At this point I must inform you of some soap purchased by Sergio and Enzo while in Thailand. The soaps were anatomically correct, cast figures of the male ‘member’. Why they purchased such items is anybody’s guess. Sergio’s reason was that it was for his dad but elaborated no further and Enzo could provide no reason at all. Needless to say, these soaps caused a bit of a stir during our wait for clearance of the items in our luggage. Discussion led to some people, who had yet to see the soaps, asking to see what they looked like. Sergio’s bag was passed around and people peered into it as if looking at some illegal and very secretive item. What was secretive quickly became quite public. Clarice put her hand into the bag to lift the soap to get a better look, the bag being held by Sergio. Mr B suggested that Sergio put the bag down, Sergio took this as meaning immediately. He dropped the bag, the soap still comfortably in the hand of Clarice. Gasps were heard and shocked looks on faces were visible as Clarice stood, among the crowded customs cues, surrounded by hundreds of people, holding a soap in the shape of a penis.

Some of us could barely stand as we laughed and few tears of laughter were shed. Clarice looked like a deer in the headlights, a deer coated in red paint that is. She was blushing like no other person has done before. We scrambled for Sergi’s bag. Once found, Clarice literally threw the soap back into the bag and dived for cover from the hundreds of faces staring right at her. She cleared customs and once again sought cover from the group of scholars already through. You cannot make this stuff up.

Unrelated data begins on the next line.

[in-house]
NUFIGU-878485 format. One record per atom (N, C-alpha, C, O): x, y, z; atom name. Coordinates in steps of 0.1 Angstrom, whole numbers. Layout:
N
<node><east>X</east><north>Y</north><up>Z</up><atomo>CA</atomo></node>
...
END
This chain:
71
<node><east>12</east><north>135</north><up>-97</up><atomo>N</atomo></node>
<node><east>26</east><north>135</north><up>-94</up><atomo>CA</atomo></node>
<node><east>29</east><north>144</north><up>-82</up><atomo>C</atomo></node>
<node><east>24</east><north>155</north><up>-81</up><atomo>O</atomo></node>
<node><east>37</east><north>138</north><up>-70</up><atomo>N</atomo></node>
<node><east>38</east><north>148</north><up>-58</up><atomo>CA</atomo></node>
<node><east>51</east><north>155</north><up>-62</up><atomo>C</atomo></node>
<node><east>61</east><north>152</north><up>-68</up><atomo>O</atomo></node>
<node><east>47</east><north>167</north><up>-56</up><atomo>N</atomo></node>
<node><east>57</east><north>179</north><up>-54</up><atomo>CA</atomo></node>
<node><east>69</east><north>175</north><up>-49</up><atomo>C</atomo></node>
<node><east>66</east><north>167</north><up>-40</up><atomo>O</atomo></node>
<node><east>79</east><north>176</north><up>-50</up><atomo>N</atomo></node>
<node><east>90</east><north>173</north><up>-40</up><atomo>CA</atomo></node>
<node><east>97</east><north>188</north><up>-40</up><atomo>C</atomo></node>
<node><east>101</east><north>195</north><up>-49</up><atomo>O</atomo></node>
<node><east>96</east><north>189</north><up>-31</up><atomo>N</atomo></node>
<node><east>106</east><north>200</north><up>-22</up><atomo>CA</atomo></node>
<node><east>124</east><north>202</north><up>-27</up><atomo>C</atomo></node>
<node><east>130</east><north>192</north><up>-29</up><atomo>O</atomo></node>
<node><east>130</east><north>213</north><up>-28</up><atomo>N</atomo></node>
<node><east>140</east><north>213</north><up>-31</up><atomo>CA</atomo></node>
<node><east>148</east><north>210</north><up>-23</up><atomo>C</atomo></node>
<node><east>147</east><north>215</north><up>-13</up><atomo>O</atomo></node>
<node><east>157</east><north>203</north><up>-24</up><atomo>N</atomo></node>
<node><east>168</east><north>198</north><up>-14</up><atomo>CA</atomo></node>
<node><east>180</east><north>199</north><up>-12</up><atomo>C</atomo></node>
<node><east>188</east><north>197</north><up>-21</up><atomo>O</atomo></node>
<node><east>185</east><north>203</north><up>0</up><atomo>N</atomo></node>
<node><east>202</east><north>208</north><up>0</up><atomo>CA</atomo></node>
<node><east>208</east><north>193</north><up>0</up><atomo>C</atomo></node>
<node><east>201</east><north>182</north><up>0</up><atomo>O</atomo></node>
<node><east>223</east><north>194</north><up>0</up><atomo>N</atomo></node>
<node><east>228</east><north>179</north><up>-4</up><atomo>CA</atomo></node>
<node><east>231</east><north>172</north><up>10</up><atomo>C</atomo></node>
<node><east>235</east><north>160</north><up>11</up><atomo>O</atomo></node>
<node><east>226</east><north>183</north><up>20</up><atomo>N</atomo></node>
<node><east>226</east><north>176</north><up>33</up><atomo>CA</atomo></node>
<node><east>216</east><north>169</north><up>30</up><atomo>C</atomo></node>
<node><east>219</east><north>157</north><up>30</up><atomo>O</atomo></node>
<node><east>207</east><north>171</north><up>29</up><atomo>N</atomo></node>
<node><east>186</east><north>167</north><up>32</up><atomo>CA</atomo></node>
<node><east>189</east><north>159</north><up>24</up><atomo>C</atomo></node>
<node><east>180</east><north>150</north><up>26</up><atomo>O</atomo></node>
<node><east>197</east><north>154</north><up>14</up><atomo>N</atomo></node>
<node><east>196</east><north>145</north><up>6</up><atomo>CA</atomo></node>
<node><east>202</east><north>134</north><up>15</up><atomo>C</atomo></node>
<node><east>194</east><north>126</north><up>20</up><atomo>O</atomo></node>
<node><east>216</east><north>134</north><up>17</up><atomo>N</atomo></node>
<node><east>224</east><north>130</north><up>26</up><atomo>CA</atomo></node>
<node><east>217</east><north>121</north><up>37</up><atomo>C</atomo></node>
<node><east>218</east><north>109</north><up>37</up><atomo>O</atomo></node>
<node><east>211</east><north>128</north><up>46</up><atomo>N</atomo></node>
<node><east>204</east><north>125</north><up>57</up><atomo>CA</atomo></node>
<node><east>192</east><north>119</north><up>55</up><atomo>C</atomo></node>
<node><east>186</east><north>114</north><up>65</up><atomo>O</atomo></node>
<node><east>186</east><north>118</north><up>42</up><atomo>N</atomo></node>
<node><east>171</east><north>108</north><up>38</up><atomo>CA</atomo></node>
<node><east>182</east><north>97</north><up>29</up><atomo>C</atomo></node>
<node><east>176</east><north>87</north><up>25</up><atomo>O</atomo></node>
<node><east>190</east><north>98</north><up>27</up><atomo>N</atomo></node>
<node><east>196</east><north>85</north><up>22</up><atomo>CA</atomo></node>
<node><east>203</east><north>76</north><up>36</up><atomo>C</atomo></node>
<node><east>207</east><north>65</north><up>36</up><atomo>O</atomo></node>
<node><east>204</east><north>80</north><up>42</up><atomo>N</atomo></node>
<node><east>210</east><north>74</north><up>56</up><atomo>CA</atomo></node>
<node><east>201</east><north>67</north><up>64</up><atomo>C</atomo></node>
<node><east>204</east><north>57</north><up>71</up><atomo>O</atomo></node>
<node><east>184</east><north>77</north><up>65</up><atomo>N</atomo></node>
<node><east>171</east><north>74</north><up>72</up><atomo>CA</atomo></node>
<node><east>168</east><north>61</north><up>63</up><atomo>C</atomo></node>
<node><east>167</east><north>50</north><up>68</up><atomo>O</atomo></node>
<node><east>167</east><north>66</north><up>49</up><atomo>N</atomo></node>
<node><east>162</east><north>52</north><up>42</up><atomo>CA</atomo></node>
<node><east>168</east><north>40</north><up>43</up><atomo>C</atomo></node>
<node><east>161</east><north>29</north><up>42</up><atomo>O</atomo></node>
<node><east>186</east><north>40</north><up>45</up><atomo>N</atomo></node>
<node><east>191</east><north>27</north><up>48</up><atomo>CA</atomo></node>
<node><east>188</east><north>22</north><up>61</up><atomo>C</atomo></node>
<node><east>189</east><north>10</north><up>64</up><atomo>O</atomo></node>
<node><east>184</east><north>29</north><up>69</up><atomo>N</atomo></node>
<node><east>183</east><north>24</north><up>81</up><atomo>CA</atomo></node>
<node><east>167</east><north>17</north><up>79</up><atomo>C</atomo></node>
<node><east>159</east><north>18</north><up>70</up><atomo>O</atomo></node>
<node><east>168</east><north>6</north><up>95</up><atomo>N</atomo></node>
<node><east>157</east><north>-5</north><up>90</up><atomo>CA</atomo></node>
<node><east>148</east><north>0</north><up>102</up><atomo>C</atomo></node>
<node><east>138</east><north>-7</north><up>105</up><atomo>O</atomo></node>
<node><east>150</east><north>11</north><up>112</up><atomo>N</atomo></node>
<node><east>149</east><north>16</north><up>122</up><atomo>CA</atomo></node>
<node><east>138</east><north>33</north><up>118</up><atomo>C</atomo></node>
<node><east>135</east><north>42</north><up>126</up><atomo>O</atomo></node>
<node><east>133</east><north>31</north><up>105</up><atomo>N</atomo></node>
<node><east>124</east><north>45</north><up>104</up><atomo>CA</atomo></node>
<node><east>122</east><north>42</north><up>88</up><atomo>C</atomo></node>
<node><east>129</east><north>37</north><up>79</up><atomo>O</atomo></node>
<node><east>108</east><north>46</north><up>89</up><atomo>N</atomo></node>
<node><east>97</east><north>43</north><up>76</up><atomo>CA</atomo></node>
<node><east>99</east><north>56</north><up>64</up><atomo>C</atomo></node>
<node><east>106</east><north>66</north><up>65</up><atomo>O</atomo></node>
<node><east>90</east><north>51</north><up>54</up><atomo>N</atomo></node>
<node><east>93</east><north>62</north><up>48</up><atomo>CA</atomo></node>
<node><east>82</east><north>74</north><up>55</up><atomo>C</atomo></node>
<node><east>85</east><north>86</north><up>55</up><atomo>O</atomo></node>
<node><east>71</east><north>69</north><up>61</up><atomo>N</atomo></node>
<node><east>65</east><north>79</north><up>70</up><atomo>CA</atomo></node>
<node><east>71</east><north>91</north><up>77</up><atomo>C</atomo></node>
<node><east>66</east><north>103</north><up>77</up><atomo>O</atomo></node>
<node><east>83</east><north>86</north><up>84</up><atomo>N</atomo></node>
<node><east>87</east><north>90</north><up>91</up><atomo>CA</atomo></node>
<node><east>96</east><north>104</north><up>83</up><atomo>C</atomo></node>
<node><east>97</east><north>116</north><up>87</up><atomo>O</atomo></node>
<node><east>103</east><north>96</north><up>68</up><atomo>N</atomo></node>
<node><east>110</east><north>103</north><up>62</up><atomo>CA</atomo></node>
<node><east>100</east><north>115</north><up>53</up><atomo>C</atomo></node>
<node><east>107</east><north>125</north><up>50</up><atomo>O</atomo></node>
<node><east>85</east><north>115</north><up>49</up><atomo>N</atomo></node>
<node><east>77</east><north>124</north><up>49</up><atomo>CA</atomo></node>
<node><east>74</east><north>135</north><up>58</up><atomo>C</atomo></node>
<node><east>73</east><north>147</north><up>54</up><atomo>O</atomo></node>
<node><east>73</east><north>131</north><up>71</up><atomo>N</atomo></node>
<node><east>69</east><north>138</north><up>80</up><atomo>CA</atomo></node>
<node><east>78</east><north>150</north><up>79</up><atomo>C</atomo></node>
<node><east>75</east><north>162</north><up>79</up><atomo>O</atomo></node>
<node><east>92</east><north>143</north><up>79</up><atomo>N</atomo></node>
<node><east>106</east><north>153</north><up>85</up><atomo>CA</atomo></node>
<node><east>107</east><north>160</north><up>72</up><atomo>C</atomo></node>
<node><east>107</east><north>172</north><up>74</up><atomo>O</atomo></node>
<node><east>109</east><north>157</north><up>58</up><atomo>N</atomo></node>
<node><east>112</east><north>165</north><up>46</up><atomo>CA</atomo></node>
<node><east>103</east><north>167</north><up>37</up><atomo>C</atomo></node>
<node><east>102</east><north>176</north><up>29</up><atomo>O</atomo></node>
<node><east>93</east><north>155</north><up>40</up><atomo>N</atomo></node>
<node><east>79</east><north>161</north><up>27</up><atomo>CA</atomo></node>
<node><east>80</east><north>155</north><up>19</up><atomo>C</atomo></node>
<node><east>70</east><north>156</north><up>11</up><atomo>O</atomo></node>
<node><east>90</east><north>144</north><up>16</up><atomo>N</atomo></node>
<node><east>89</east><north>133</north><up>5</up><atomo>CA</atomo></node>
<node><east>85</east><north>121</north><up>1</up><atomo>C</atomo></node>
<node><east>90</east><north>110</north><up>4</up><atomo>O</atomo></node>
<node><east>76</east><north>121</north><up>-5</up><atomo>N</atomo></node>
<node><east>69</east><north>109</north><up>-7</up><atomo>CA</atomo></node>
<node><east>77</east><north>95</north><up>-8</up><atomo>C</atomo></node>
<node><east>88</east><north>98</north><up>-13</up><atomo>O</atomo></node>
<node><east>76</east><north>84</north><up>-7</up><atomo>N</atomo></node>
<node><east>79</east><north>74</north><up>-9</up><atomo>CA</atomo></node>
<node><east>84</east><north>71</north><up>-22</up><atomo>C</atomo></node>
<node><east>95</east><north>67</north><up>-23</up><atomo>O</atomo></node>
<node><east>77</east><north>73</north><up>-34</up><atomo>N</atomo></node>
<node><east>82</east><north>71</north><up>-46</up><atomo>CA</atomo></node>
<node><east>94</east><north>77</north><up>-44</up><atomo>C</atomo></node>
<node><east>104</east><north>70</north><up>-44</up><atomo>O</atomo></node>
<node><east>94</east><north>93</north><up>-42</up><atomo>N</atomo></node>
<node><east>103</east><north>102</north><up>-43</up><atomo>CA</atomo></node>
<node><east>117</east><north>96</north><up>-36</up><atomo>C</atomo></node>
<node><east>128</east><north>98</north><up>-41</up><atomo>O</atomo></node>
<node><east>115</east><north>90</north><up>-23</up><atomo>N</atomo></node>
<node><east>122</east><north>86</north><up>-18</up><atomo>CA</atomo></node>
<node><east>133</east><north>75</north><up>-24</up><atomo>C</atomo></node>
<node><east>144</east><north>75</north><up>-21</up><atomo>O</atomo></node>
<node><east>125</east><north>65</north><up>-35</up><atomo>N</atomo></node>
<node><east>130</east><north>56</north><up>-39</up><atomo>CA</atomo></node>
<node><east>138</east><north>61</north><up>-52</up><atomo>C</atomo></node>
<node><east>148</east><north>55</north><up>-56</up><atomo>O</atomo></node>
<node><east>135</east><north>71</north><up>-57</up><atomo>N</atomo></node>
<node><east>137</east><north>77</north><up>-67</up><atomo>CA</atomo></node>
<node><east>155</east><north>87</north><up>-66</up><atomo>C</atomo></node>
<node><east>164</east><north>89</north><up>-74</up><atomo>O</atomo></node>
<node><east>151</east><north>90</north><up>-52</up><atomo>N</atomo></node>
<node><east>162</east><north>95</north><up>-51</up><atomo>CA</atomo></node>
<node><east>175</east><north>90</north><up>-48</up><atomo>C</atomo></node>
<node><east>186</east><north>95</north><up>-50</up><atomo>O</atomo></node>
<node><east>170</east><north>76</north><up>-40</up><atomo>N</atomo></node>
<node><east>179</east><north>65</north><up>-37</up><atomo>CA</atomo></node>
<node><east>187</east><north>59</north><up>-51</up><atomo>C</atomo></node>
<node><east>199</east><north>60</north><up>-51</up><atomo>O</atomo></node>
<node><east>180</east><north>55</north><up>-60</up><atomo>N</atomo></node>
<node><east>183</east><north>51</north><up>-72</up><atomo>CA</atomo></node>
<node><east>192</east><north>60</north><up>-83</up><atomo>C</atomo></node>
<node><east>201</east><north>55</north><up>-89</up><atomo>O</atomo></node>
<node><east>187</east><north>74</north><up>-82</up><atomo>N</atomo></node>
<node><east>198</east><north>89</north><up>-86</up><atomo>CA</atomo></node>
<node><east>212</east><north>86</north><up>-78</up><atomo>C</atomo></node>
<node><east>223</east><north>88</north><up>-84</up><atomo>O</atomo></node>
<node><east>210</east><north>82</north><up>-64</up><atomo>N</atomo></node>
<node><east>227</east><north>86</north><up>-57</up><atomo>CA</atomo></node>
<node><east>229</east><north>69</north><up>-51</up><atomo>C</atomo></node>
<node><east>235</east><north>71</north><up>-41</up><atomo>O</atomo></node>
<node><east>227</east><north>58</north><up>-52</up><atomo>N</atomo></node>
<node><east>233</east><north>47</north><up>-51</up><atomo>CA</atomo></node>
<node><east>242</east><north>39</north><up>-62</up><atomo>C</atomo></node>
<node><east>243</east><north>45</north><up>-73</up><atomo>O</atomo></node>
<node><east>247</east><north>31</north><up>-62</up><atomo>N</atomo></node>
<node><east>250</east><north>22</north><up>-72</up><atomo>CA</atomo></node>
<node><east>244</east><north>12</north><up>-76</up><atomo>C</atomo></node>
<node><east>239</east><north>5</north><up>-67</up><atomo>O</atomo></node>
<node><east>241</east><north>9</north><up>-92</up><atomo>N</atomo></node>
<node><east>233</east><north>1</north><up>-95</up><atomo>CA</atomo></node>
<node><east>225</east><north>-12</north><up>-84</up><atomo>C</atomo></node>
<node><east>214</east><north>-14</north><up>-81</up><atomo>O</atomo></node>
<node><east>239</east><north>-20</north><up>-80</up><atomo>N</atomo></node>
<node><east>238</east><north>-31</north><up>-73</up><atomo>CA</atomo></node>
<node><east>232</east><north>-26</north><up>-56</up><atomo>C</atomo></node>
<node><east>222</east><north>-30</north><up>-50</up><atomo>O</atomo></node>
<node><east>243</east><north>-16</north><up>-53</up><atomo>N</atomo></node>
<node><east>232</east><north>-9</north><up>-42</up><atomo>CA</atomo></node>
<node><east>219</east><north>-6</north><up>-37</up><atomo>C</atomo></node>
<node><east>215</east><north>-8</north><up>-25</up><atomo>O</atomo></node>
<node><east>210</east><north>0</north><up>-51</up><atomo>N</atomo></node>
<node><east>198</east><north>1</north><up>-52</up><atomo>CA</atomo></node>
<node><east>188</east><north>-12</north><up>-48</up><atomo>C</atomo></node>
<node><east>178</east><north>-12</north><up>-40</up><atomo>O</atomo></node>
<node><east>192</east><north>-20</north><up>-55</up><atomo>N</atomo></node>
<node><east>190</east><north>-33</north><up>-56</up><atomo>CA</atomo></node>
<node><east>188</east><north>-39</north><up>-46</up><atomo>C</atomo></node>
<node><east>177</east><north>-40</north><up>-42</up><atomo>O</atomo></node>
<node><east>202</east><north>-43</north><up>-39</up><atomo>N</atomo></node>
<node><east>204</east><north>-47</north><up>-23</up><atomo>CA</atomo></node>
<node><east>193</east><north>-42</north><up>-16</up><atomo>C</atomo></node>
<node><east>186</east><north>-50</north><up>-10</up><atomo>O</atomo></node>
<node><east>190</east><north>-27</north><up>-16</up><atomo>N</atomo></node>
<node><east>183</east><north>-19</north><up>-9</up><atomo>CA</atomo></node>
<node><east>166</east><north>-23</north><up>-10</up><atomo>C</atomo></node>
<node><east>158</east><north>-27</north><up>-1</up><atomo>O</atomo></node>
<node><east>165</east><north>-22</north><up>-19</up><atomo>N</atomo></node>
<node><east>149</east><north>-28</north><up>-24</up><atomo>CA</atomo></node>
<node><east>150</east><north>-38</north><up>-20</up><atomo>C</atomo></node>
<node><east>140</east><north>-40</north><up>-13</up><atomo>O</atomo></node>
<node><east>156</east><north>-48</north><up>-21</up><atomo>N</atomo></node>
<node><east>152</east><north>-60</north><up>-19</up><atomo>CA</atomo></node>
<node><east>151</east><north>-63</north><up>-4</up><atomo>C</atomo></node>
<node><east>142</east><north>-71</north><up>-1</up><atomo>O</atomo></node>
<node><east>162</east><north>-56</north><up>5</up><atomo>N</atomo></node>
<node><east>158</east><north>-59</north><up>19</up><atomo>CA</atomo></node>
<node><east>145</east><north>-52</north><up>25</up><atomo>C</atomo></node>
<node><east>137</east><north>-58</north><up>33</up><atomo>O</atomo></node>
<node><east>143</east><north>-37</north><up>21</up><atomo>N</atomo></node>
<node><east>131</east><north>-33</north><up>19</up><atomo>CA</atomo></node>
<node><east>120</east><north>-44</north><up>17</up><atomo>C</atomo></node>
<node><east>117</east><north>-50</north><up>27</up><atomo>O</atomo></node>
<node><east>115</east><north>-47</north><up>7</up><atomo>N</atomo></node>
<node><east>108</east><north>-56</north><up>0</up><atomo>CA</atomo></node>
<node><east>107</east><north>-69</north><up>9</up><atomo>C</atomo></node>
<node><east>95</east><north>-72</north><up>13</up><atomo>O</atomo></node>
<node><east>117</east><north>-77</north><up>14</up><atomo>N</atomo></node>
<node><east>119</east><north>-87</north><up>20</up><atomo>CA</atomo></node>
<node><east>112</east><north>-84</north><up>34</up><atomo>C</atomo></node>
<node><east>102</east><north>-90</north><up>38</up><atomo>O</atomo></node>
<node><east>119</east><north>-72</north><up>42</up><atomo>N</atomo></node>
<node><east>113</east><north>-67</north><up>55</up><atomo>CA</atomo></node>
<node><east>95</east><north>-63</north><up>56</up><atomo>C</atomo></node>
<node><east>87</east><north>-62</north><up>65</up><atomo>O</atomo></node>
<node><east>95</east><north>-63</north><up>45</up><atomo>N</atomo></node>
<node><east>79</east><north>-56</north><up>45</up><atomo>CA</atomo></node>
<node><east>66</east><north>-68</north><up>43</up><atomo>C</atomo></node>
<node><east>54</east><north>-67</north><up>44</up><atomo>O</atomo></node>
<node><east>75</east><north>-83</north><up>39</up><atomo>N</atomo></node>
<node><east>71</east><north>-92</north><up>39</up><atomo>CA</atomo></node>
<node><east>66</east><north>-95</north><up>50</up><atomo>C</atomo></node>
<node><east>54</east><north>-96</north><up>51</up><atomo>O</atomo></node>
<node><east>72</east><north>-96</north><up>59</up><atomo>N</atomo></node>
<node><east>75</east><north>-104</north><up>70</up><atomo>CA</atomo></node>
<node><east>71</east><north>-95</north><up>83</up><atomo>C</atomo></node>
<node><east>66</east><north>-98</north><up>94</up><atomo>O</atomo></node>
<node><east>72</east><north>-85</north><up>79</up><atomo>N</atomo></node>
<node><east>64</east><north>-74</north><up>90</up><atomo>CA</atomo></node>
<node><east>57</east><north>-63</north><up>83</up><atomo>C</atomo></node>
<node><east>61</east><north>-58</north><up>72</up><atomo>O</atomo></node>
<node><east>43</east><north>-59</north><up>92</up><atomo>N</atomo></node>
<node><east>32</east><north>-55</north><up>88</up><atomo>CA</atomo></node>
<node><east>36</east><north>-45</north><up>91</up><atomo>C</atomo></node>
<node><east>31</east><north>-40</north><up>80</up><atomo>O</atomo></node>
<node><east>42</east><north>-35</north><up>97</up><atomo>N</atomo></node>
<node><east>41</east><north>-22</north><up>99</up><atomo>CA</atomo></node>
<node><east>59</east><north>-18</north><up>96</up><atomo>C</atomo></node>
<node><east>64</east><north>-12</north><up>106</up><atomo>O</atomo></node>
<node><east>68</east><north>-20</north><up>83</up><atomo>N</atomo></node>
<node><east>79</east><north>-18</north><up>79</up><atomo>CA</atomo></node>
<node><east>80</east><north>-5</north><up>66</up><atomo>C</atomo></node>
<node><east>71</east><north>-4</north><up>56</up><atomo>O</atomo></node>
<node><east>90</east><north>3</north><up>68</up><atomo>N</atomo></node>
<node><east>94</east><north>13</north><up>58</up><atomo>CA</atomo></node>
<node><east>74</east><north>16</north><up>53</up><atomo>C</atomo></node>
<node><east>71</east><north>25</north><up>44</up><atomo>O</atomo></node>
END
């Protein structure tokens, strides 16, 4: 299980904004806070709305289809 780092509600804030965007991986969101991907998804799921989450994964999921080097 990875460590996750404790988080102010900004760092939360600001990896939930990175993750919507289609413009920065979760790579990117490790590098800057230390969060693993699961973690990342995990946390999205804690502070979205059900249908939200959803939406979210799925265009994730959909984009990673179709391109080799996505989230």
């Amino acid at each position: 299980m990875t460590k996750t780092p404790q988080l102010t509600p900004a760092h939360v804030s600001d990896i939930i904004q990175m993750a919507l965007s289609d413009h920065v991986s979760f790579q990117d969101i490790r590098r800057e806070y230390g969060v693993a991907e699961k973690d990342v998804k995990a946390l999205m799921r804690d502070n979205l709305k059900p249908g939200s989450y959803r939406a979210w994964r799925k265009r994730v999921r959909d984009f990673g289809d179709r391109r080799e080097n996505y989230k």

We had approximately 3 and a half hours to ‘kill’ as we waited for our connecting flight. The look of excitement on our shopping addicts was quickly evident. Once again they managed to dig out more cash from various places and sought to spend any remaining money they had on anything they could find. As expensive as the duty-free zone was in Thailand, it was even more so in Dubai. As a comparison, the Burger King meal that cost approximately R100 in Thailand cost R150 in Dubai. Not to be deterred though, our group purchased meals nonetheless.

Finally, the time came to board the plane to begin the final leg on our journey home. We boarded the Boeing 777 which was a bit more cramped than the A380, meaning we were going to feel a little less comfortable than on our previous leg. Fortunately, the fact that we were all so tired meant that mos of us slept the 8 hours away and we were soon landing on our home turf at O.R. Tambo International.

It felt really good to be home. Not that we didn’t enjoy our time away but coming home is always a welcome journey. We patiently waited for our luggage to be provided on the carousel. Once we were all ready, we excitedly made our way to the terminal building where we knew our families were eagerly awaiting our return. The welcome we received as we come into the view of our families was fantastic. There were cheers and even signs on display, welcoming us home. We greeted our loved ones with enthusiasm and joy, having missed everybody very much.

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Thank you to all who have followed our blog while we were away, for greeting us with such excitement, for missing us while we were away and for being such awesome people that we all so looked forward to seeing upon our return. It is good to be home!

Until our next journey…